Skip to main content

Physician Ratings: A Double-Edged Sword Creates the “New Normal”

UH Clinical Update - July 2016

By Cliff Megerian, MD, President, University Hospital Physician Services

This is the time of year when the attention of health care providers is drawn to rankings -- most notably those issued by U.S. News & World Report. University Hospitals and its institutes and service lines consistently fare well in these assessments.

However, in addition to hospitals being rated, physicians are now being rated individually. Soon, nearly every physician’s ratings and reviews will pop up online as soon as someone searches for that physician’s name. In many cases, this is already happening.

This is a double-edged sword. Yes, patients can easily find you and read about your credentials and affiliations. On the other hand, some of these assessments are based largely on opinions and experiences that you may feel are not under your control or that have little to do with the actual delivery of care. You find yourself, having studied, trained and practiced for perhaps a decade or more, reduced to assessments with tremendous subjectivity.

For example, the patient ratings score of a doctor who treats patients with diabetes doesn’t reflect how well he or she manages glucose levels, regulates insulin or follows A1C levels. Online rating sites such as Vitals, HealthGrades, Angie’s List or Yelp don’t offer ratings based on surgical cure rates or post-op infection rates. Rather, many of the online reviews often are subjective reports by patients about issues like a receptionist’s perceived friendliness, or non-medical issues such as office environment or wait time. These ratings reflect the general impression the patient had when he or she left the office, regardless of whether the physician provided outstanding care. Based on these realities, it has become quite clear now that when asked to report on a doctor visit and rate a physician, patient perception is as significant as the quality of care provided – in the mind of the patient.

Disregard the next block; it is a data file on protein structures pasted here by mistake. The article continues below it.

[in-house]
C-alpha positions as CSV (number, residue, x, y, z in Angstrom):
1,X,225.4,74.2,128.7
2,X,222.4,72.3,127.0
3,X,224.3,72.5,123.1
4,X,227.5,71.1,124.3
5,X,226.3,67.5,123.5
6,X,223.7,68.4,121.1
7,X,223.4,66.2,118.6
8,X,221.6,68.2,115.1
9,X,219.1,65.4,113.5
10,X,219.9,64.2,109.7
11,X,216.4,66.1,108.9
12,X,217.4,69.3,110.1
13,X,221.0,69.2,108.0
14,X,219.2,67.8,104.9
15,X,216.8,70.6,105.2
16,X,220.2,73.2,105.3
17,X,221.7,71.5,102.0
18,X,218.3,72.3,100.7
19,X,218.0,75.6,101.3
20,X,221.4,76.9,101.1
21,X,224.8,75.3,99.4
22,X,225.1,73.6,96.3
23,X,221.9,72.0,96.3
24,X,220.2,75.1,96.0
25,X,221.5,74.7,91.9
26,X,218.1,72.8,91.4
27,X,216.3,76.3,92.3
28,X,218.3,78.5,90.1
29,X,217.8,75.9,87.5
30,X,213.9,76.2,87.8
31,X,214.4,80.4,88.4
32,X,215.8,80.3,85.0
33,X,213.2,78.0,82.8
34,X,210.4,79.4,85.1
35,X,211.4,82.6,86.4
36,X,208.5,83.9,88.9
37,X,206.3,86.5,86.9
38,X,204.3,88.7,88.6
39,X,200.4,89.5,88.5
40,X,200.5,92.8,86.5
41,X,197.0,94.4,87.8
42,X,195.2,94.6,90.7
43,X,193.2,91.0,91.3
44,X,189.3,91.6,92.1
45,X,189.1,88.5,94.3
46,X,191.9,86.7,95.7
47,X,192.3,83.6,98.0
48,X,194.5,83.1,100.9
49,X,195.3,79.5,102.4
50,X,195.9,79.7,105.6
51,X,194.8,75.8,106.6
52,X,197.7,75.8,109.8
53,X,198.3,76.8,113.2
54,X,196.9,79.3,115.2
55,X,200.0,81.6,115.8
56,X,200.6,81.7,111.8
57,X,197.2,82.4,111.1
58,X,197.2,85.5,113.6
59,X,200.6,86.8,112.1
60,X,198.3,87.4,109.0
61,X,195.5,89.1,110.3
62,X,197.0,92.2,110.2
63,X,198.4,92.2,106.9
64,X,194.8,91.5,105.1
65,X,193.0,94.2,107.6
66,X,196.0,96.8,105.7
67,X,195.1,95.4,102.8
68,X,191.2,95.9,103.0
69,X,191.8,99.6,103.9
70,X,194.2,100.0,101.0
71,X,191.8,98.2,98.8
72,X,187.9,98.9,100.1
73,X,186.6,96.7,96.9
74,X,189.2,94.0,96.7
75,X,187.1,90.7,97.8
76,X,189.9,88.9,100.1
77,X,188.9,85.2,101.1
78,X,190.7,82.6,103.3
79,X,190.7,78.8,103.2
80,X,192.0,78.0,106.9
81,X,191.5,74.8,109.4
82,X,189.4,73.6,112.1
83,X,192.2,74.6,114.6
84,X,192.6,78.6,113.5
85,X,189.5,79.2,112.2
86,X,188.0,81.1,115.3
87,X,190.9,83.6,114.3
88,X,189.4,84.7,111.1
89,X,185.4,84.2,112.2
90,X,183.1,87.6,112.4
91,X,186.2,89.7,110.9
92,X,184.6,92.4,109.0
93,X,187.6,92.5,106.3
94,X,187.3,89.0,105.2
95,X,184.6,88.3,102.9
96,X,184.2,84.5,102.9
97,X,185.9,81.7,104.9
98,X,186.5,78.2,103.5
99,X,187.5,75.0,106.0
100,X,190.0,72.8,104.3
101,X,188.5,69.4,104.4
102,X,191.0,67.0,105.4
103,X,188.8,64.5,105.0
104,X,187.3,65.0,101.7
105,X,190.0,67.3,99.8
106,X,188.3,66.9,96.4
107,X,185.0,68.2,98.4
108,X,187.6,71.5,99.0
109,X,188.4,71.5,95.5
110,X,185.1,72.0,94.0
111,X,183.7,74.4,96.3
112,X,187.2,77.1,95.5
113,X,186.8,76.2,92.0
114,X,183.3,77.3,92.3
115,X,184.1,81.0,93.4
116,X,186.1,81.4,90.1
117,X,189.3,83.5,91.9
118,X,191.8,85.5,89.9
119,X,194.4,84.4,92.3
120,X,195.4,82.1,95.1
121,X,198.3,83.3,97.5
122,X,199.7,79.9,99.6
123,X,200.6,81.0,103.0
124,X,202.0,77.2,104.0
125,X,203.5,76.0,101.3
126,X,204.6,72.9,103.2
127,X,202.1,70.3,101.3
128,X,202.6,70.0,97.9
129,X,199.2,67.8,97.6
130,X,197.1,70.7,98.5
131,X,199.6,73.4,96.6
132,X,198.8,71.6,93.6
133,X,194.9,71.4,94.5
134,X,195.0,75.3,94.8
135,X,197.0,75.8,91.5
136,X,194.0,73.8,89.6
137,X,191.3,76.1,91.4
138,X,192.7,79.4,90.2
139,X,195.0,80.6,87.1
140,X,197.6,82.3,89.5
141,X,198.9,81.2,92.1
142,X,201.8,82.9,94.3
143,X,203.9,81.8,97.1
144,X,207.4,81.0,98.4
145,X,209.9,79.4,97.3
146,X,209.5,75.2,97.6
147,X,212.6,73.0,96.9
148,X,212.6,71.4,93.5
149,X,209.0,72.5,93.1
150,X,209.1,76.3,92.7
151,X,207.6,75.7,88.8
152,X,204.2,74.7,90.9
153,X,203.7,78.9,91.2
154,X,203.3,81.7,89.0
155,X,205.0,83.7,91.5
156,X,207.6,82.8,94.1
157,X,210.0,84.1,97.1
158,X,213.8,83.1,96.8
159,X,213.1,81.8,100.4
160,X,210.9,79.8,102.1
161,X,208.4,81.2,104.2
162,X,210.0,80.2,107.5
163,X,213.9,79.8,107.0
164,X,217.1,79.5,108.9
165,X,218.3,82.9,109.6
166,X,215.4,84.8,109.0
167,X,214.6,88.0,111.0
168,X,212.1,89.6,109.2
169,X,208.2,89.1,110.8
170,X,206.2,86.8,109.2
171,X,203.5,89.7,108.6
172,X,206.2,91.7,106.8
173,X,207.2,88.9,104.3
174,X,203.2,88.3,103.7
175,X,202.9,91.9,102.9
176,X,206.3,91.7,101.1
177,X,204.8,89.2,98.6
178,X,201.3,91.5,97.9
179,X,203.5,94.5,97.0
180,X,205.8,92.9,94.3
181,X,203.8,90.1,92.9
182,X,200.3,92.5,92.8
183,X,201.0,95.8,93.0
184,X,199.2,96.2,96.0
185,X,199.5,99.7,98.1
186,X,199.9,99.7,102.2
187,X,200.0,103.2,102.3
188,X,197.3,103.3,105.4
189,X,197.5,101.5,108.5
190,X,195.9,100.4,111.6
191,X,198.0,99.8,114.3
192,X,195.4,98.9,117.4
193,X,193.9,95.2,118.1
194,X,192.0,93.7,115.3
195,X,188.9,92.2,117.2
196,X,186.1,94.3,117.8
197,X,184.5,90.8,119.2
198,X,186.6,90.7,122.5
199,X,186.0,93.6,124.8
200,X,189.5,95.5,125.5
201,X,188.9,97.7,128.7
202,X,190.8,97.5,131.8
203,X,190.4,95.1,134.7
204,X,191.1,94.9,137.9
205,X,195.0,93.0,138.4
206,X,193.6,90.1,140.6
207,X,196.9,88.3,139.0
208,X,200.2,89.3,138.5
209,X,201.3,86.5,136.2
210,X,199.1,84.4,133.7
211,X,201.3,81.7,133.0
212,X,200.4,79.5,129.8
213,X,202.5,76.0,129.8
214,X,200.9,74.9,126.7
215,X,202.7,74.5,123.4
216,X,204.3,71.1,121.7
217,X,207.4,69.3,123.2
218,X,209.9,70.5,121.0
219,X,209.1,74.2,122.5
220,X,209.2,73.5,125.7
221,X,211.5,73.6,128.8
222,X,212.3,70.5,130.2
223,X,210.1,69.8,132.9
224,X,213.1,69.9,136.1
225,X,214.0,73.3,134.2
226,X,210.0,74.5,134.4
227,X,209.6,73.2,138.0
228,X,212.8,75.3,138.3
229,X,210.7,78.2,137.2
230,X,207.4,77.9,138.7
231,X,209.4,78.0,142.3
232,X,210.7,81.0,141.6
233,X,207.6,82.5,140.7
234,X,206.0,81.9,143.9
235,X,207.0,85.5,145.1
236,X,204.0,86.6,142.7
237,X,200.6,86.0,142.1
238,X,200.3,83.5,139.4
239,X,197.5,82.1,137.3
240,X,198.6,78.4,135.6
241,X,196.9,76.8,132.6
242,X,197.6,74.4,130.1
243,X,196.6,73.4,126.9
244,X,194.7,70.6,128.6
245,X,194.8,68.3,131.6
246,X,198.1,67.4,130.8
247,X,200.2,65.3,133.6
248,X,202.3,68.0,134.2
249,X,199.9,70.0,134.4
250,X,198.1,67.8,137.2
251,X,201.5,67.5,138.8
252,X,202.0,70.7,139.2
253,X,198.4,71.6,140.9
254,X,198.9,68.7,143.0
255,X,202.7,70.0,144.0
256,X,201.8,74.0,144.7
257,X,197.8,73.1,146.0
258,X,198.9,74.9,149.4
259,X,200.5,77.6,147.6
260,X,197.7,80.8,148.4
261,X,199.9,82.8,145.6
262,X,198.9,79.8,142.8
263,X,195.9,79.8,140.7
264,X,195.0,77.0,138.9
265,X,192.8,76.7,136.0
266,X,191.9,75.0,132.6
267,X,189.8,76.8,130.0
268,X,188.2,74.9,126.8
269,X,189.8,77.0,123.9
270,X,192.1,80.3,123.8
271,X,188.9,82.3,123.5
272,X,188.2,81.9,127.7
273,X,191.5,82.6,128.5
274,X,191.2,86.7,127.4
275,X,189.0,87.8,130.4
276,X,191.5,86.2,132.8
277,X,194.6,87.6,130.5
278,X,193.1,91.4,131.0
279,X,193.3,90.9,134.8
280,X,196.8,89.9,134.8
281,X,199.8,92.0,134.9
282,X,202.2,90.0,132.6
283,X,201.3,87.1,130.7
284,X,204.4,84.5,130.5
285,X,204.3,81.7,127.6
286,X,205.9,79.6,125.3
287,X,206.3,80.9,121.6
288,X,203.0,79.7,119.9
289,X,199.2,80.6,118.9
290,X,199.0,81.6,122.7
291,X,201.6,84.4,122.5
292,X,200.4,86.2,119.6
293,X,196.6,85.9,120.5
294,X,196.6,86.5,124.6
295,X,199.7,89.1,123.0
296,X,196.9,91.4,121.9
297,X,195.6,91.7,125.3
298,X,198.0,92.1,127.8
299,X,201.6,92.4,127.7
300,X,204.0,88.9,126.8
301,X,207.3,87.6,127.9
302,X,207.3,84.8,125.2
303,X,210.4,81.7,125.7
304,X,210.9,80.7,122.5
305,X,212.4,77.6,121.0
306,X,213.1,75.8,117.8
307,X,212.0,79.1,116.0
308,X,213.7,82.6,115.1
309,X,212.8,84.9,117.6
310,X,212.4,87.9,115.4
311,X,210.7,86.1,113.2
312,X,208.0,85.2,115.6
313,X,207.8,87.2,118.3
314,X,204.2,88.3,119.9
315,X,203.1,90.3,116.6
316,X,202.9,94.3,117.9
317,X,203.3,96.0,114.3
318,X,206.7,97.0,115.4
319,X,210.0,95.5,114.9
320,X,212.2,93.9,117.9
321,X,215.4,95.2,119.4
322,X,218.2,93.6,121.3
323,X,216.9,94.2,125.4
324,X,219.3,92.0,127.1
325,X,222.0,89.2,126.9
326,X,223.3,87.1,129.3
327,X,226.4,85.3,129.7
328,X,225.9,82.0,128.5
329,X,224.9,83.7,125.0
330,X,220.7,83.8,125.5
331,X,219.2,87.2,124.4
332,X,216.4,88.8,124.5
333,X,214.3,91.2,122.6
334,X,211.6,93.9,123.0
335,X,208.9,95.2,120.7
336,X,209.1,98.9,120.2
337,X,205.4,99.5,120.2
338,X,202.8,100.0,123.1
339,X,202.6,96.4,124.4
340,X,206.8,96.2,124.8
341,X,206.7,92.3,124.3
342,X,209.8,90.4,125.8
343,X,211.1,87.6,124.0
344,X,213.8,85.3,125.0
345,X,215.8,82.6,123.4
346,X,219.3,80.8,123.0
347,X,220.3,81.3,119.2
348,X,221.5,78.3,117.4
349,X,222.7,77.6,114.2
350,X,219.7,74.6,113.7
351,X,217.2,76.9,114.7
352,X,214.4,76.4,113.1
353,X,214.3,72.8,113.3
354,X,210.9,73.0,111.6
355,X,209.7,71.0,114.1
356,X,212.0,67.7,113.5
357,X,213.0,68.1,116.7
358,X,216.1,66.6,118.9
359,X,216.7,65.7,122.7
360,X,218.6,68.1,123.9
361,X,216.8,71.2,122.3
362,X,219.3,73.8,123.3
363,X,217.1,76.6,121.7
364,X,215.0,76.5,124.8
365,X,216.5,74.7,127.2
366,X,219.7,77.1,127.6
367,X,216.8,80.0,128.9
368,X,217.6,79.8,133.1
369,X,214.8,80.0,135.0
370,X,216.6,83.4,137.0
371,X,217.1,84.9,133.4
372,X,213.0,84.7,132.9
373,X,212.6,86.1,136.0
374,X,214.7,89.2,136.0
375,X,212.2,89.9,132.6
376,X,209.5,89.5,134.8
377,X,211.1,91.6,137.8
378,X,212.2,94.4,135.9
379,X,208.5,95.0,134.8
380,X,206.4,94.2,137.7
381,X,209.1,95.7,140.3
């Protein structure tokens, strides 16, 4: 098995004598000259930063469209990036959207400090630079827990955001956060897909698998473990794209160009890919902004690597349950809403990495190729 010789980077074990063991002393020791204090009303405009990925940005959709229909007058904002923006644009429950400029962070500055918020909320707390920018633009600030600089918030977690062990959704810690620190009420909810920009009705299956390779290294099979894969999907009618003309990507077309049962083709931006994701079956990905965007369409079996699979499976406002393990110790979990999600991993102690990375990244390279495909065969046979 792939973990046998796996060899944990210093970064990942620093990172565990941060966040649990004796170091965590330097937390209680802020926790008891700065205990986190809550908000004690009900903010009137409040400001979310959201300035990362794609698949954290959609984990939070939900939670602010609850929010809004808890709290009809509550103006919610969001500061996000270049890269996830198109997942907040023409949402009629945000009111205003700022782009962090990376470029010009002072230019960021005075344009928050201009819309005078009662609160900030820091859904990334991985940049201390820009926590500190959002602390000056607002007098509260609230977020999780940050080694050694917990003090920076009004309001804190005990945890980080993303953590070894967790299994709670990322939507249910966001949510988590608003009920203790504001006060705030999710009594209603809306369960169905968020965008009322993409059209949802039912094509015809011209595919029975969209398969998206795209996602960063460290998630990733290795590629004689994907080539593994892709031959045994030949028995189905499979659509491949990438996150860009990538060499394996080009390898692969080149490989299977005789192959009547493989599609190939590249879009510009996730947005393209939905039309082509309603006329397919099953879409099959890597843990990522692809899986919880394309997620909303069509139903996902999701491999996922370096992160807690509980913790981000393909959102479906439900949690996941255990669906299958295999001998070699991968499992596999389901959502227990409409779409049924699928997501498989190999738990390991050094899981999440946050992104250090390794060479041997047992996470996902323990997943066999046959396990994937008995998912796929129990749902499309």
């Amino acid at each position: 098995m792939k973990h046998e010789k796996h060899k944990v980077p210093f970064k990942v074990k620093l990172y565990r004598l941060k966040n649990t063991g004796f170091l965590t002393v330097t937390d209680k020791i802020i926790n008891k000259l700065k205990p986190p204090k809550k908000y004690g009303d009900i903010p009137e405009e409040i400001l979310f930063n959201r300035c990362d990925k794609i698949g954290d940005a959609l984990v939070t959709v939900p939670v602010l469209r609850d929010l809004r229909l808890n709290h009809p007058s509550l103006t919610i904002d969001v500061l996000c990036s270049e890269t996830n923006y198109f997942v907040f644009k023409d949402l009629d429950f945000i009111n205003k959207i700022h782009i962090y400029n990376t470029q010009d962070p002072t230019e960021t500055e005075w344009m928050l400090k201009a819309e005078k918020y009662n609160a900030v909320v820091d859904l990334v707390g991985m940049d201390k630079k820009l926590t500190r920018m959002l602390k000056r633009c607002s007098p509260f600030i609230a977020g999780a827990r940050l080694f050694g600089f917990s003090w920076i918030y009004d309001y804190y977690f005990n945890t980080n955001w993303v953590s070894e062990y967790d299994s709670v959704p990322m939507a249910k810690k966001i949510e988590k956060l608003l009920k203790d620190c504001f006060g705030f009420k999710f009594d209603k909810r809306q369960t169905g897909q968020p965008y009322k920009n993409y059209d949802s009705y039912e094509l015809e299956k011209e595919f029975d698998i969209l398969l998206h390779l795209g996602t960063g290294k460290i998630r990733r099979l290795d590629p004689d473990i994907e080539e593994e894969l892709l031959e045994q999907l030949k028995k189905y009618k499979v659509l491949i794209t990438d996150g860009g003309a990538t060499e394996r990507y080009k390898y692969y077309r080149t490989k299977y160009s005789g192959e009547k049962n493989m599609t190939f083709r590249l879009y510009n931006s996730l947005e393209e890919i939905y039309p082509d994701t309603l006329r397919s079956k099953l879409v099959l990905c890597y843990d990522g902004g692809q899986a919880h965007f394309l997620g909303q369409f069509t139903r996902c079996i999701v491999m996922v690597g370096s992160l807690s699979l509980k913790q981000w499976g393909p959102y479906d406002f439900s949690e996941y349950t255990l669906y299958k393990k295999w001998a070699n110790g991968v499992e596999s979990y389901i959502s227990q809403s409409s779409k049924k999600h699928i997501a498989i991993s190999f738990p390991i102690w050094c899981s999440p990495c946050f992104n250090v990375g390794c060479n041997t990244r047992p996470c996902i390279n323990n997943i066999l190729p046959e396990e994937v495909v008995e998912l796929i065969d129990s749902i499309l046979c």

A UH Alternative
But this is the “new normal.” As physicians, we have to accept this level of transparency. Here at UH, we’re not passively waiting while third-party, for-profit companies (who may not even have accurate information about us) control our online reputations. Instead, we’ve created a rating and review system of our own with the medical consulting firm of Press-Ganey. This system is in line with CMS indicators. We’re also collecting our own data, rather than letting third parties populate it online. In addition, we’re creating our own five-star rating system designed to supplant subjective, for-profit sites, which often don’t include measurements most relevant to patient experience. Results from this new rating system will rank higher when a patient does a Google or other online search.

Managing Reputation
As a system, we’re also stepping up to help our physicians. We’re now measuring every visit and discharge associated with one of our UH physician offices, hospitals, urgent care centers and emergency rooms. Measuring how a patient feels is crucial to how well we do on patient engagement scores. And we’re emphasizing, throughout our system, that our goal is to deliver care in a way that patients review results accurately, and that these results reflect high-touch care that each of us will be proud of.

Simply put, we are not going to abdicate our professional reputations to outsiders who don’t care if the information they provide is accurate.

Even as I say that, I also want to note that as providers, we must realize that the way the patient feels about the totality of the visit to his or her physician is extremely meaningful. It has a profound effect on trust. Please work with your office staff, physician assistants, medical assistants, advanced practitioners and nurses to understand and respond to patient perceptions and to create a culture of exceptional service in your daily work environment. The physician often sets the tone and culture of his or her workplace setting.

We’ll soon complete the creation of our own five-star rating and review system. Joan Zoltanski, MD, MBA, our Chief Patient Experience Officer, is working on this with the input of a patient quality-satisfaction advisory committee. Please contact her at if you are interested in helping create this system. It’s one that will likely have a huge impact on how UH physicians are rated in the months and years to come.